- This article argues that Jurgen Habermas's view of religion as anathema to rational critical discourse reflects his misunderstanding that religion comprises a monolithic and immutable body of dogma that is closed to reason. Illustrative data from Catholic history and theology and empirical data gathered from contemporary American Catholics are used to show the weaknesses in Habermas's negation of the possibility of a self-critical religious discourse. Specifically, I highlight the doctrinal differentiation within Catholicism , its longstanding theological emphasis on the coupling of faith and reason, institutional reflexivity, and the doctrinally reflexive reasoning that contemporary Catholics us in negotiating what might appear as ``contradictory'' identities (e.g., being gay or lesbian and Catholic). Although the data presented take issue with Habermas's disavowal of religion the article shows that the practical relevance of doctrinal reasoning at both the institutional and the individual level vindicate Habermas's faith in the emancipatory potential of reasoned argumentation to advance participative equality.
- Wood, RL. 1999. "Religious Culture and Political Action." Sociological Theory. 17:3 307-332.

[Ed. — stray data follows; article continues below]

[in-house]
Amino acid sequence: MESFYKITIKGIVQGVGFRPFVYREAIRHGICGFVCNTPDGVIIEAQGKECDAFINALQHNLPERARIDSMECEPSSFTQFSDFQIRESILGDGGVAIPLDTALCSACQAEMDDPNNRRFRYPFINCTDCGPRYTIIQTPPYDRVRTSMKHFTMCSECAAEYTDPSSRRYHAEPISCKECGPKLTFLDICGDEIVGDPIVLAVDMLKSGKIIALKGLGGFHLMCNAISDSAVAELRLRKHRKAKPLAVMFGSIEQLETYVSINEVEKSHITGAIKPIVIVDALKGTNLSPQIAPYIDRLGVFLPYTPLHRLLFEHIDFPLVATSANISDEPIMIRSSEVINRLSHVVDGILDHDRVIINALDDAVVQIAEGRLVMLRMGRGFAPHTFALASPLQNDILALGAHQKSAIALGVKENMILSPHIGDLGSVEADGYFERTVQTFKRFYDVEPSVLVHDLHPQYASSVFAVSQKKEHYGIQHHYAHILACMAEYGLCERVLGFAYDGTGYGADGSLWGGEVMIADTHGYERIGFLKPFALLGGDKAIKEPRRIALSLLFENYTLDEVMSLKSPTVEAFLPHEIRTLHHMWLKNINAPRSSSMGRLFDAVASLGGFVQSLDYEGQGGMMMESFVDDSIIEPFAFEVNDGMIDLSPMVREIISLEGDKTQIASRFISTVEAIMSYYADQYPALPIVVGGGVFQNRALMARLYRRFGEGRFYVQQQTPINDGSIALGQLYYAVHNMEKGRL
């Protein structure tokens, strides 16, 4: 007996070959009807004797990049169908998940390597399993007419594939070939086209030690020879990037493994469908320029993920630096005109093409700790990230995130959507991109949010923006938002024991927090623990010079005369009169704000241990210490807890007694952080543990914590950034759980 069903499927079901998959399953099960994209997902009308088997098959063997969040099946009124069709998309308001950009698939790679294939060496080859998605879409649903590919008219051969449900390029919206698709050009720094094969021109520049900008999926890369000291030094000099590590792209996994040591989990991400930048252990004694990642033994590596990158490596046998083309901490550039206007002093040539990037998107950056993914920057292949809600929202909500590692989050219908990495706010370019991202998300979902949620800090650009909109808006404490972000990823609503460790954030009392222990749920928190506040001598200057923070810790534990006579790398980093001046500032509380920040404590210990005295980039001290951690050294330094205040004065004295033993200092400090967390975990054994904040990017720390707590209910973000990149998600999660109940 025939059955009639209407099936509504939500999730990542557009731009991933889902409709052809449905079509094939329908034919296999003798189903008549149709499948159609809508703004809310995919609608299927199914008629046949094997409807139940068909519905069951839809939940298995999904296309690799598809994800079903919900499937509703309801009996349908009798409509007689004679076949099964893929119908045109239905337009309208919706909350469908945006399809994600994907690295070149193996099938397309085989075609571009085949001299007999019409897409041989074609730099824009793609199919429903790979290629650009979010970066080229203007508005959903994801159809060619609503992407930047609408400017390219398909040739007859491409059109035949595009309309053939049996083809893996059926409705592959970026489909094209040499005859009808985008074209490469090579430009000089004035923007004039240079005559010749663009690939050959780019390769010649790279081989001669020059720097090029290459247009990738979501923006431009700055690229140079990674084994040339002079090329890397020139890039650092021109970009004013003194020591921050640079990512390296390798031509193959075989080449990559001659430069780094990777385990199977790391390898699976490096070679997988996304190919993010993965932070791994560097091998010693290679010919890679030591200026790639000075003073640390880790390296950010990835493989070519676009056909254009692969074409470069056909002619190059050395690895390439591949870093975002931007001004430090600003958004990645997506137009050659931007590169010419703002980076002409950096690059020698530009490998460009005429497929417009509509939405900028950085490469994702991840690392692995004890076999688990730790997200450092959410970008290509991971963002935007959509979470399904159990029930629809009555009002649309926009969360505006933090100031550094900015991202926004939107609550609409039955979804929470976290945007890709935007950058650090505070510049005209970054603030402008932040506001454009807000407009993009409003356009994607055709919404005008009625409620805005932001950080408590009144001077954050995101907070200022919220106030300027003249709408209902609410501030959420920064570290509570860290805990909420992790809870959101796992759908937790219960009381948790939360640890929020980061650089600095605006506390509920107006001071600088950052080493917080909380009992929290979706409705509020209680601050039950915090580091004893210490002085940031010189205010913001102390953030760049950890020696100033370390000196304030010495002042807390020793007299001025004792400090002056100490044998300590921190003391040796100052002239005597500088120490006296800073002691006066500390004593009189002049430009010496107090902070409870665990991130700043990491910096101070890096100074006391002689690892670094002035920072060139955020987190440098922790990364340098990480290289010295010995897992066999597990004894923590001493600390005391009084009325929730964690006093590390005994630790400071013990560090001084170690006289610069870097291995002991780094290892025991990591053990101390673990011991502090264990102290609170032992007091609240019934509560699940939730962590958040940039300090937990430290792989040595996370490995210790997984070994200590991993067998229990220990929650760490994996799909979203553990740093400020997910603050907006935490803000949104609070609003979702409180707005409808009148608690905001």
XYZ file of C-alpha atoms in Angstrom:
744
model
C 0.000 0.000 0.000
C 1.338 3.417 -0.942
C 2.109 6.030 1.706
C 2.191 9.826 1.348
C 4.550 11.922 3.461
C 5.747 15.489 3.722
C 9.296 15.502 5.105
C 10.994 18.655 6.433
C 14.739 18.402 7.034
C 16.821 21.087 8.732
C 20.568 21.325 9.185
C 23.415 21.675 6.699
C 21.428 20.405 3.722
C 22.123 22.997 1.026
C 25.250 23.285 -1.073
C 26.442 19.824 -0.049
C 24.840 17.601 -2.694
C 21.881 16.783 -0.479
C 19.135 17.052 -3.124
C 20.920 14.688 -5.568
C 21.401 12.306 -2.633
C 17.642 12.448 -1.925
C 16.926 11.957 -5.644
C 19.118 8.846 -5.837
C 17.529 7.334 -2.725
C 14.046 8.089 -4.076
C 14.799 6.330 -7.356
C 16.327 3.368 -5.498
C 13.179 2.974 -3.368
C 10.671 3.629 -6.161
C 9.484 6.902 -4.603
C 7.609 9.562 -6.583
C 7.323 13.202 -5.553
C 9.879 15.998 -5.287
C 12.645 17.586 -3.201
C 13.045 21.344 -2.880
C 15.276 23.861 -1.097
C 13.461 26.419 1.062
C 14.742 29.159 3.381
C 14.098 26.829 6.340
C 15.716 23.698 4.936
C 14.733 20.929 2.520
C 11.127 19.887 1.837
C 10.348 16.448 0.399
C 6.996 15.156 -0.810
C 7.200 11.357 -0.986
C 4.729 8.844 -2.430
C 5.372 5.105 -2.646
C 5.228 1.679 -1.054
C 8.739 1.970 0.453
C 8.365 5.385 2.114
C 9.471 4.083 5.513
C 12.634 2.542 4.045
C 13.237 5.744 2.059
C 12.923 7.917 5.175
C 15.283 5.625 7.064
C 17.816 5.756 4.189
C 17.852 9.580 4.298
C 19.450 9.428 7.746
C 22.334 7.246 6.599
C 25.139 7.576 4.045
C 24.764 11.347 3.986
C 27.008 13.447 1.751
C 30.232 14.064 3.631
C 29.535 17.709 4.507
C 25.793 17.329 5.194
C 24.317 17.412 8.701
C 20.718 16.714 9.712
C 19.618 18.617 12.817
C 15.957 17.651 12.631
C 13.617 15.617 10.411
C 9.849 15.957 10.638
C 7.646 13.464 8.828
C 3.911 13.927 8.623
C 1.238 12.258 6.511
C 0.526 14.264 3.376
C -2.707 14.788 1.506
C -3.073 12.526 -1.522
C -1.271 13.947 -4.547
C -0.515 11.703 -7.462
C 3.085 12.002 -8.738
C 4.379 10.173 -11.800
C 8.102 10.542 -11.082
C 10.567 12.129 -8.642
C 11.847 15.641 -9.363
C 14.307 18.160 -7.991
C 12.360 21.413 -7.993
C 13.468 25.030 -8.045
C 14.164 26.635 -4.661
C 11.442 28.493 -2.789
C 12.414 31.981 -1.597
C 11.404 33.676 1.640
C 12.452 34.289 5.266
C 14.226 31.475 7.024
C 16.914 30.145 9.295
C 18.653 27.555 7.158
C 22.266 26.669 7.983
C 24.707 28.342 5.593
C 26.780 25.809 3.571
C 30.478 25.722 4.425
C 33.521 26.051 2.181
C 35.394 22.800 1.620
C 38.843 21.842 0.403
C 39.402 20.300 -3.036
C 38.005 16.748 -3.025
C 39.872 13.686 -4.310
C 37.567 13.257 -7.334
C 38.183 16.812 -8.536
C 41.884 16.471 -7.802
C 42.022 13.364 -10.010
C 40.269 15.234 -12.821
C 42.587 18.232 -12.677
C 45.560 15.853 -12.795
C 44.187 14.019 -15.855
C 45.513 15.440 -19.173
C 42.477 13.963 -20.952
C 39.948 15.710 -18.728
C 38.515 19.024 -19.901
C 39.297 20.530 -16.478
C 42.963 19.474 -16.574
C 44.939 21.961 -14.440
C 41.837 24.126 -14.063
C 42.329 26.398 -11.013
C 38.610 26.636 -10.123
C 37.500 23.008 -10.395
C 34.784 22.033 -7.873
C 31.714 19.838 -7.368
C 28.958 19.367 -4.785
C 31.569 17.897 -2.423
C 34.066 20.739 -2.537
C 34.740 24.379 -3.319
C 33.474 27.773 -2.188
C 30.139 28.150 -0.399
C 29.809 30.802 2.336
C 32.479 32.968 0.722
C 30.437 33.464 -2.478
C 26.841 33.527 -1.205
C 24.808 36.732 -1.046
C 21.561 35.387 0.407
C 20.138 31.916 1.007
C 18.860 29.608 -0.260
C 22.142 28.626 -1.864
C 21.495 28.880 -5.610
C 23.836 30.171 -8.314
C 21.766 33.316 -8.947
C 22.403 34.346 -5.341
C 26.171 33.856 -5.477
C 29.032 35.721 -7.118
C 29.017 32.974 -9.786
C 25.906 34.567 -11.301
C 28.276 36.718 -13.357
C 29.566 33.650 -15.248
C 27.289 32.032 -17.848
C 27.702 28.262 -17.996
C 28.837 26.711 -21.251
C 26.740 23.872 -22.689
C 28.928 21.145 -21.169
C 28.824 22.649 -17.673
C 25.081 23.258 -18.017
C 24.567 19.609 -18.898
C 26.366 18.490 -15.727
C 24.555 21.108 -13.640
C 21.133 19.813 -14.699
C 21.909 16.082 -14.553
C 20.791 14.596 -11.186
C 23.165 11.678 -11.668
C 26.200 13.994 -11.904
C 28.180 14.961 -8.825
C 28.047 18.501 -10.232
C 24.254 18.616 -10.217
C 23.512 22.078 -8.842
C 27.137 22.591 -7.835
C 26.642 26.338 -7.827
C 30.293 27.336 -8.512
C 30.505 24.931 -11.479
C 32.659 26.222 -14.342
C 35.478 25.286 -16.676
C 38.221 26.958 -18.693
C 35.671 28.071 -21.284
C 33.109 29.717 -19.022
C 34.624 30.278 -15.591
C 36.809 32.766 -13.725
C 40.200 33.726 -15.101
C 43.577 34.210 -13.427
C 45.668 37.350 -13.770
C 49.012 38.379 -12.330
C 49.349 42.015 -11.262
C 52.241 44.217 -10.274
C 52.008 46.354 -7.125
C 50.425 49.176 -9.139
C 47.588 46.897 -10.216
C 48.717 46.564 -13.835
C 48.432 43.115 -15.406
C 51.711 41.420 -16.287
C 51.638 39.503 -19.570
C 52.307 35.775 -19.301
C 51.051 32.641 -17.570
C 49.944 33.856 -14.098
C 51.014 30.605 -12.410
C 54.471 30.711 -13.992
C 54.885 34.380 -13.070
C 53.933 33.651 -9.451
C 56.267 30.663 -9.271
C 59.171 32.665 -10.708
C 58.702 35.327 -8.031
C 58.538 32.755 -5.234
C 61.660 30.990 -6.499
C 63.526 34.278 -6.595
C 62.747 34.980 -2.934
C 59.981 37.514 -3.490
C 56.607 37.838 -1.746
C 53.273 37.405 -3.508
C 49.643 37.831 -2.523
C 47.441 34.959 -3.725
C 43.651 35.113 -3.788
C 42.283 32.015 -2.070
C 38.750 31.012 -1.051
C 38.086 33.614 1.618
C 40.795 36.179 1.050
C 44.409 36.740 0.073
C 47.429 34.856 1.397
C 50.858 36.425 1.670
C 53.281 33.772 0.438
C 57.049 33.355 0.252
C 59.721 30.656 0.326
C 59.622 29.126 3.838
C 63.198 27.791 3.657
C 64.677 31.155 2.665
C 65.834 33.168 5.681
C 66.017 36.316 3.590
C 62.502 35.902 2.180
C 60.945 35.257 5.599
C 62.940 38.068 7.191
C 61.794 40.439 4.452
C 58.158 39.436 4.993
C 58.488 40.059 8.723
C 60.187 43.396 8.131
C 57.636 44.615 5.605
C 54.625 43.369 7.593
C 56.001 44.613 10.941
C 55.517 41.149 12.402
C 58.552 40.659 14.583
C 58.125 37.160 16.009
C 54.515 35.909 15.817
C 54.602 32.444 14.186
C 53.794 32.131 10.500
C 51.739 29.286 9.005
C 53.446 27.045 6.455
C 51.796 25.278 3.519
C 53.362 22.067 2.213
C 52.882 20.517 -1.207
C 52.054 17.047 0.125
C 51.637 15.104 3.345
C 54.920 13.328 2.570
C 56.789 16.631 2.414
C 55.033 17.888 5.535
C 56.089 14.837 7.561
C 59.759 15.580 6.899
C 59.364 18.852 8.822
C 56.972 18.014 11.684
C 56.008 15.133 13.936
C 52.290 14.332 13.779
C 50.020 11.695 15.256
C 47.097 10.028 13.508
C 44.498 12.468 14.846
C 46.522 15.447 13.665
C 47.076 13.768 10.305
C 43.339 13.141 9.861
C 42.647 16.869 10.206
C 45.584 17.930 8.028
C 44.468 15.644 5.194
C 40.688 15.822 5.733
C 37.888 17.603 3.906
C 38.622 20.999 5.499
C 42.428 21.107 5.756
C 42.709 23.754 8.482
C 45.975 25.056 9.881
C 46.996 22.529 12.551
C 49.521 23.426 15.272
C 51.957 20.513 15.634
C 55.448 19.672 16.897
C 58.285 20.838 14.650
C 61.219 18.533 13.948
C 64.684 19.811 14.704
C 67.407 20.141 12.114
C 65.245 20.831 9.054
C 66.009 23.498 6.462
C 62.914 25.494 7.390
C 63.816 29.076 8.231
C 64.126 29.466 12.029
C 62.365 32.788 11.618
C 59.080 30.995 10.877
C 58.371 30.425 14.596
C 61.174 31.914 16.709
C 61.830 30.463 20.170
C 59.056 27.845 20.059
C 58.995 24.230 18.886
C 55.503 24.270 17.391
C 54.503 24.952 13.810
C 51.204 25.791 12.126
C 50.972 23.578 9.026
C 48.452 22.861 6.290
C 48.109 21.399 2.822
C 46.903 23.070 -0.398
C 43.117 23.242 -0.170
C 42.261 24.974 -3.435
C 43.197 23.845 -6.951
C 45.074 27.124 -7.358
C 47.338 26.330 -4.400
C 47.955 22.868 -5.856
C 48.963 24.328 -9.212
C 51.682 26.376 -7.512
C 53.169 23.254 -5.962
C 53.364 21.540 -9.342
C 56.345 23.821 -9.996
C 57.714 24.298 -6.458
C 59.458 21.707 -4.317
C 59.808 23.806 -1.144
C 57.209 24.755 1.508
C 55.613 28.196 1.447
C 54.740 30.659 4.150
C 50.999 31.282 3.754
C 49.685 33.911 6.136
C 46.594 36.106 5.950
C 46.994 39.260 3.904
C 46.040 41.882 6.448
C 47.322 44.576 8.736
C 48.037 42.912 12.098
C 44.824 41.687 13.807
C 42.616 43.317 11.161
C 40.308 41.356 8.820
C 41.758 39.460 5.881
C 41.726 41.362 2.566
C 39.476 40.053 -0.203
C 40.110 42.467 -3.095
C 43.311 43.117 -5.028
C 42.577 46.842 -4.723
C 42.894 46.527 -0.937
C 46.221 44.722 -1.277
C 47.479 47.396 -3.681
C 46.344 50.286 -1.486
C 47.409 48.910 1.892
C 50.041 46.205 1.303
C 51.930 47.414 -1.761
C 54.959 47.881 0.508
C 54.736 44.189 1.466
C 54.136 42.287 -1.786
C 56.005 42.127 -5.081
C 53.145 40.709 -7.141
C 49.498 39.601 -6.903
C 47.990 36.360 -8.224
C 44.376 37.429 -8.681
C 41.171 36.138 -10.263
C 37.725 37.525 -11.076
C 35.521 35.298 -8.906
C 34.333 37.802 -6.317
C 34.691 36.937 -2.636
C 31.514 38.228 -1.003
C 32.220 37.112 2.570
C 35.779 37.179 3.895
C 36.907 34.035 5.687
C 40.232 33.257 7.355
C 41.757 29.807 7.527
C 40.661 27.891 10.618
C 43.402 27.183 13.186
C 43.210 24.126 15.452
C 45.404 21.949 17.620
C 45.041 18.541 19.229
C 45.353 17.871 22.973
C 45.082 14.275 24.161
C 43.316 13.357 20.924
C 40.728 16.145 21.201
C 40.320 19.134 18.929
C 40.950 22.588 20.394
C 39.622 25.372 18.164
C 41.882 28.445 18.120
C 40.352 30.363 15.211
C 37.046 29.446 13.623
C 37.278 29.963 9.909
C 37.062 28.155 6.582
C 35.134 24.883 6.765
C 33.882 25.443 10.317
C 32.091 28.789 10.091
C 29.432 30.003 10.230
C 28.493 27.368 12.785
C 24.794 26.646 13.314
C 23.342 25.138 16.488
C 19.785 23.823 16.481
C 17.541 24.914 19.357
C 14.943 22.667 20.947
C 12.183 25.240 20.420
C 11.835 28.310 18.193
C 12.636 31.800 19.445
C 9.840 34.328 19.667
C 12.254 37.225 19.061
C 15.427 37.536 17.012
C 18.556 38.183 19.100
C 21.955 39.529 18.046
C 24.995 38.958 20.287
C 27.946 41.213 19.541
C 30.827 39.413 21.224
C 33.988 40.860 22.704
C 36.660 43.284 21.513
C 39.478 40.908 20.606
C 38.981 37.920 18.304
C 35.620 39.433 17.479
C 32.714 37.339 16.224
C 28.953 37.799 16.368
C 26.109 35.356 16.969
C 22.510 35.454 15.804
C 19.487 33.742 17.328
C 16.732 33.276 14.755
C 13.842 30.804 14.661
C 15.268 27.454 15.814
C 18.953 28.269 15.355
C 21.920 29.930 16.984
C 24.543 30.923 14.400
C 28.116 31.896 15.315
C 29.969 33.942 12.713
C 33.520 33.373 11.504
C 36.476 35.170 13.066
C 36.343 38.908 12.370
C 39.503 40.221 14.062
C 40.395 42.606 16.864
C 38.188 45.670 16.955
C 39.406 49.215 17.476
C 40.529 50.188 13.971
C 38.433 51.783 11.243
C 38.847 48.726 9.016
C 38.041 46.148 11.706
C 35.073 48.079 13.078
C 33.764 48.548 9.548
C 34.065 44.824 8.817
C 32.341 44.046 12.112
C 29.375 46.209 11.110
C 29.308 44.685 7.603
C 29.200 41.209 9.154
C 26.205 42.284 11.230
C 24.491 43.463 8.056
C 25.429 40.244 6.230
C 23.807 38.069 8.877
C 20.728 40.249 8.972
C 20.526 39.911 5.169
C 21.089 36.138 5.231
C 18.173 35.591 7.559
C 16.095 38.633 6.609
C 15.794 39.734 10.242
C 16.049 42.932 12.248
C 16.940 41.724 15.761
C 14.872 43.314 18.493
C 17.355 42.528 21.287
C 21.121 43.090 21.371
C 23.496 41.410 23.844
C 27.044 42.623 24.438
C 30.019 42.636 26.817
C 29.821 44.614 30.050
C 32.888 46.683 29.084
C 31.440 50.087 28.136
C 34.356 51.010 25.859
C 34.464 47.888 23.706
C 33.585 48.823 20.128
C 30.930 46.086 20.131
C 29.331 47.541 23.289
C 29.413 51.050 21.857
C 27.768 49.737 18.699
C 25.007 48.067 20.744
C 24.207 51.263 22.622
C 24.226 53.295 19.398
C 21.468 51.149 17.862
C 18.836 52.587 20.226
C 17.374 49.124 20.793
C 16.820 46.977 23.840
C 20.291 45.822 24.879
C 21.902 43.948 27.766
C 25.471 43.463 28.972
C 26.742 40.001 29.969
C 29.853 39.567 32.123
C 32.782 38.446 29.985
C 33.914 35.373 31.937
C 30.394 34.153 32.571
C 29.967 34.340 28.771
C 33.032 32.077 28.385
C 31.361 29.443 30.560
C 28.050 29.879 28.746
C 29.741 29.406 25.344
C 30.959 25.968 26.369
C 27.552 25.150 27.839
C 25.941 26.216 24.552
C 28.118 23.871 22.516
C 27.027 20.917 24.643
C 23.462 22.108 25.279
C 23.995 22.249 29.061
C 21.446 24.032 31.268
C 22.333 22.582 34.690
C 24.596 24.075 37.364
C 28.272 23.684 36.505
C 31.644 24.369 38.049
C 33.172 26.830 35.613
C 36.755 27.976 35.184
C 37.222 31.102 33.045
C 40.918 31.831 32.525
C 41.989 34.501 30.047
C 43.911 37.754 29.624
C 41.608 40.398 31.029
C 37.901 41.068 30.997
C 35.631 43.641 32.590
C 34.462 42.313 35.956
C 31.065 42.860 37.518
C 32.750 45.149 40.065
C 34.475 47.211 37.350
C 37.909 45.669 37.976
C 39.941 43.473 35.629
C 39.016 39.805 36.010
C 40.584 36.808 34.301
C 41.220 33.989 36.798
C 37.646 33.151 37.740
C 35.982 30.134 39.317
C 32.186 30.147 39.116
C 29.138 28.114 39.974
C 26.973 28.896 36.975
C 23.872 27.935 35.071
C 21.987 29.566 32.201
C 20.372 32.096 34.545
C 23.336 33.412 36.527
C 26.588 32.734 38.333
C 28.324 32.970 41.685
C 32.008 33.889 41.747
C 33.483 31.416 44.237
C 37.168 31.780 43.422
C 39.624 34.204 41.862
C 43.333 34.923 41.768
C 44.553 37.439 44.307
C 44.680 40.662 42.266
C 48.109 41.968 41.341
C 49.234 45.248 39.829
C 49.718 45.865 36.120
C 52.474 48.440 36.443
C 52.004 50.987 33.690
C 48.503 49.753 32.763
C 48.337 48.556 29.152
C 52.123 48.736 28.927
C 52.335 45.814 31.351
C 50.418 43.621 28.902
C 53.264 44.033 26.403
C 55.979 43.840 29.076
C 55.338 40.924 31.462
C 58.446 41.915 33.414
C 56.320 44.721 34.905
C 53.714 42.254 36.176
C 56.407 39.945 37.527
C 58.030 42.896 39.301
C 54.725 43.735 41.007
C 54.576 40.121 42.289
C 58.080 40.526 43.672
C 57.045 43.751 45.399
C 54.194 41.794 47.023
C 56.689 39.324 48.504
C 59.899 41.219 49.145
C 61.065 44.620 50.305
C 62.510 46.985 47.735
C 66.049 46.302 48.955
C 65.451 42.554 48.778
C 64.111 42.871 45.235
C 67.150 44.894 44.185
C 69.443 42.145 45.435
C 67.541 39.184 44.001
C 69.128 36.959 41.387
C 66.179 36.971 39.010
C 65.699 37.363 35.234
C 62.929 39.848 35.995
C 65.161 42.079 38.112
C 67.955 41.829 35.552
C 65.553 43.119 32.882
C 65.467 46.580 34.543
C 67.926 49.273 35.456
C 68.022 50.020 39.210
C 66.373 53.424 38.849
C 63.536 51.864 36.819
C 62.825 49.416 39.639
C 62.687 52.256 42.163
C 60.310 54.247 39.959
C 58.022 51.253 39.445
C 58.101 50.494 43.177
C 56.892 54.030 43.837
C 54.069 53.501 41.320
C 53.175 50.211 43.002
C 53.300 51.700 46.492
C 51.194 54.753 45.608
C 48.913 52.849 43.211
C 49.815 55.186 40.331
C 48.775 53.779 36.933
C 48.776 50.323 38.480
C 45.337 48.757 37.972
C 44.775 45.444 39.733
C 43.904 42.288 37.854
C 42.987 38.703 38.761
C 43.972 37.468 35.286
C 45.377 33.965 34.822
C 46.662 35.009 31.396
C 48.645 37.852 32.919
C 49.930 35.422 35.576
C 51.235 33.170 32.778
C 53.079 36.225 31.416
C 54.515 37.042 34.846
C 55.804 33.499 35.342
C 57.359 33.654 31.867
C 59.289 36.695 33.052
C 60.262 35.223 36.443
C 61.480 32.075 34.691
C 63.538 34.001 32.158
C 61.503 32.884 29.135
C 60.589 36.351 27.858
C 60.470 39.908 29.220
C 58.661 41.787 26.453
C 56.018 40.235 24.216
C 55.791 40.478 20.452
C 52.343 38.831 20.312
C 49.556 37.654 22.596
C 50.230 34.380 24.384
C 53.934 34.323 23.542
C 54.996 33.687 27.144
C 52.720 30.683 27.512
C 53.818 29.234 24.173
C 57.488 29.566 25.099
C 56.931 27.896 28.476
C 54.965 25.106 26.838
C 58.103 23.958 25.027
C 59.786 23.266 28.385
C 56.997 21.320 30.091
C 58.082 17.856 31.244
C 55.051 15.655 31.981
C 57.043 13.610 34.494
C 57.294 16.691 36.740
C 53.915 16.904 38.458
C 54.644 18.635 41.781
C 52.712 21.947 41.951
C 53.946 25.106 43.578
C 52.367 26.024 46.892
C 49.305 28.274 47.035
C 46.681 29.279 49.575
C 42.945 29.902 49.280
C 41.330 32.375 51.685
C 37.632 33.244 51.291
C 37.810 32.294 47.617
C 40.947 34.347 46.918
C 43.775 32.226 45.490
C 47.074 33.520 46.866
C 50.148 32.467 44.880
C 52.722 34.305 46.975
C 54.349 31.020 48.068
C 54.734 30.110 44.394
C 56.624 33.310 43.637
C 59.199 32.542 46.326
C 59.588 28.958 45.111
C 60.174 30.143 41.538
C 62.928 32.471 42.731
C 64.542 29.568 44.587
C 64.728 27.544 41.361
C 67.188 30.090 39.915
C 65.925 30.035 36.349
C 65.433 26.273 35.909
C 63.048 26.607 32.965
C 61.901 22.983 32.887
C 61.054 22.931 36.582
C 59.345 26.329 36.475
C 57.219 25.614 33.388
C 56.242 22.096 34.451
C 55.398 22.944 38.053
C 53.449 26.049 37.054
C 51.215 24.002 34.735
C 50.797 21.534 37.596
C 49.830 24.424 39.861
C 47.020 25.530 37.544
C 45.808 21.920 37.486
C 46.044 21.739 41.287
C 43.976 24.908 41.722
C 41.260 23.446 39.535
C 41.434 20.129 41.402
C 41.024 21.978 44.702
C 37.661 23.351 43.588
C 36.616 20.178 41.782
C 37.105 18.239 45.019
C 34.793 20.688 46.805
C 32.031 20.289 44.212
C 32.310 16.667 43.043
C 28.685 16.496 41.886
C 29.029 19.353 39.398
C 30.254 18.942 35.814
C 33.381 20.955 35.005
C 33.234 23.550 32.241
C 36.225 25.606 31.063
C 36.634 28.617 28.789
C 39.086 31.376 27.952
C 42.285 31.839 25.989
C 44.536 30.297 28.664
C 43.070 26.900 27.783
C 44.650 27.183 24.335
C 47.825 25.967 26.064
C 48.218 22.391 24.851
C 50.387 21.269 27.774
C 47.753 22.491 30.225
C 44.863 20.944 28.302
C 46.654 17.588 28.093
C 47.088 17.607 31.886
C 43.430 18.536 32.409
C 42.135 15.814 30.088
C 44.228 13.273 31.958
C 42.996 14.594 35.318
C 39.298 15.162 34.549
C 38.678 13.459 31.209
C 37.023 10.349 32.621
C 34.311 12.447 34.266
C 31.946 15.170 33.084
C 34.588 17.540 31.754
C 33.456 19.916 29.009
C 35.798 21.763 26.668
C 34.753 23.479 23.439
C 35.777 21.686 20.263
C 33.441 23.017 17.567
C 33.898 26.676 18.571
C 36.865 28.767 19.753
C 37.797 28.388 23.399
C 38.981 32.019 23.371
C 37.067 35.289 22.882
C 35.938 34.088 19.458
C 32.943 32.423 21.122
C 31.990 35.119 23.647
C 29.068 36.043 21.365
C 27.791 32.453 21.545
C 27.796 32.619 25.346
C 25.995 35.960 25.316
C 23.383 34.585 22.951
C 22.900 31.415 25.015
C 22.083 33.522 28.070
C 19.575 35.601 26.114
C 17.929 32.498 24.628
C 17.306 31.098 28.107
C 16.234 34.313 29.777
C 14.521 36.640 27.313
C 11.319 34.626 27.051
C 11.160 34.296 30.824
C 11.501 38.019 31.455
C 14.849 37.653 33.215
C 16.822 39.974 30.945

- Recent work by political sociologists and social movement theorists extend our understanding of how religious institutions contribute to expanding democracy, but nearly all analyze religious institutions as institutions; few focus directly on what religion qua religion might contribute. This article strives to illuminate the impact of religious culture per se, extending recent work on religion and democratic life by a small group of social movement scholars trained also in the sociology of religion. In examining religion's democratic impact, an explicitly cultural analysis inspired by the new approach to political culture developed by historical sociologists and cultural analysts of democracy is used to show the power of this approach and to provide a fuller theoretical account of how cultural dynamics shape political outcomes. The article examines religious institutions as generators of religious culture, presents a theoretical model of how religious cultural elements are incorporated into social movements and so shape their internal political cultures, and discusses how this in turn shapes their impact in the public realm. This model is then applied to a key site of democratic struggle: four efforts to promote social justice among low-income urban residents of the United States, including the most widespread such effort-faith-based community organizing.
- Klausner, SZ. 1998. "E. Digby Baltzell: Moral Rhetoric and Research Methodology." Sociological Theory. 16:2 149-171.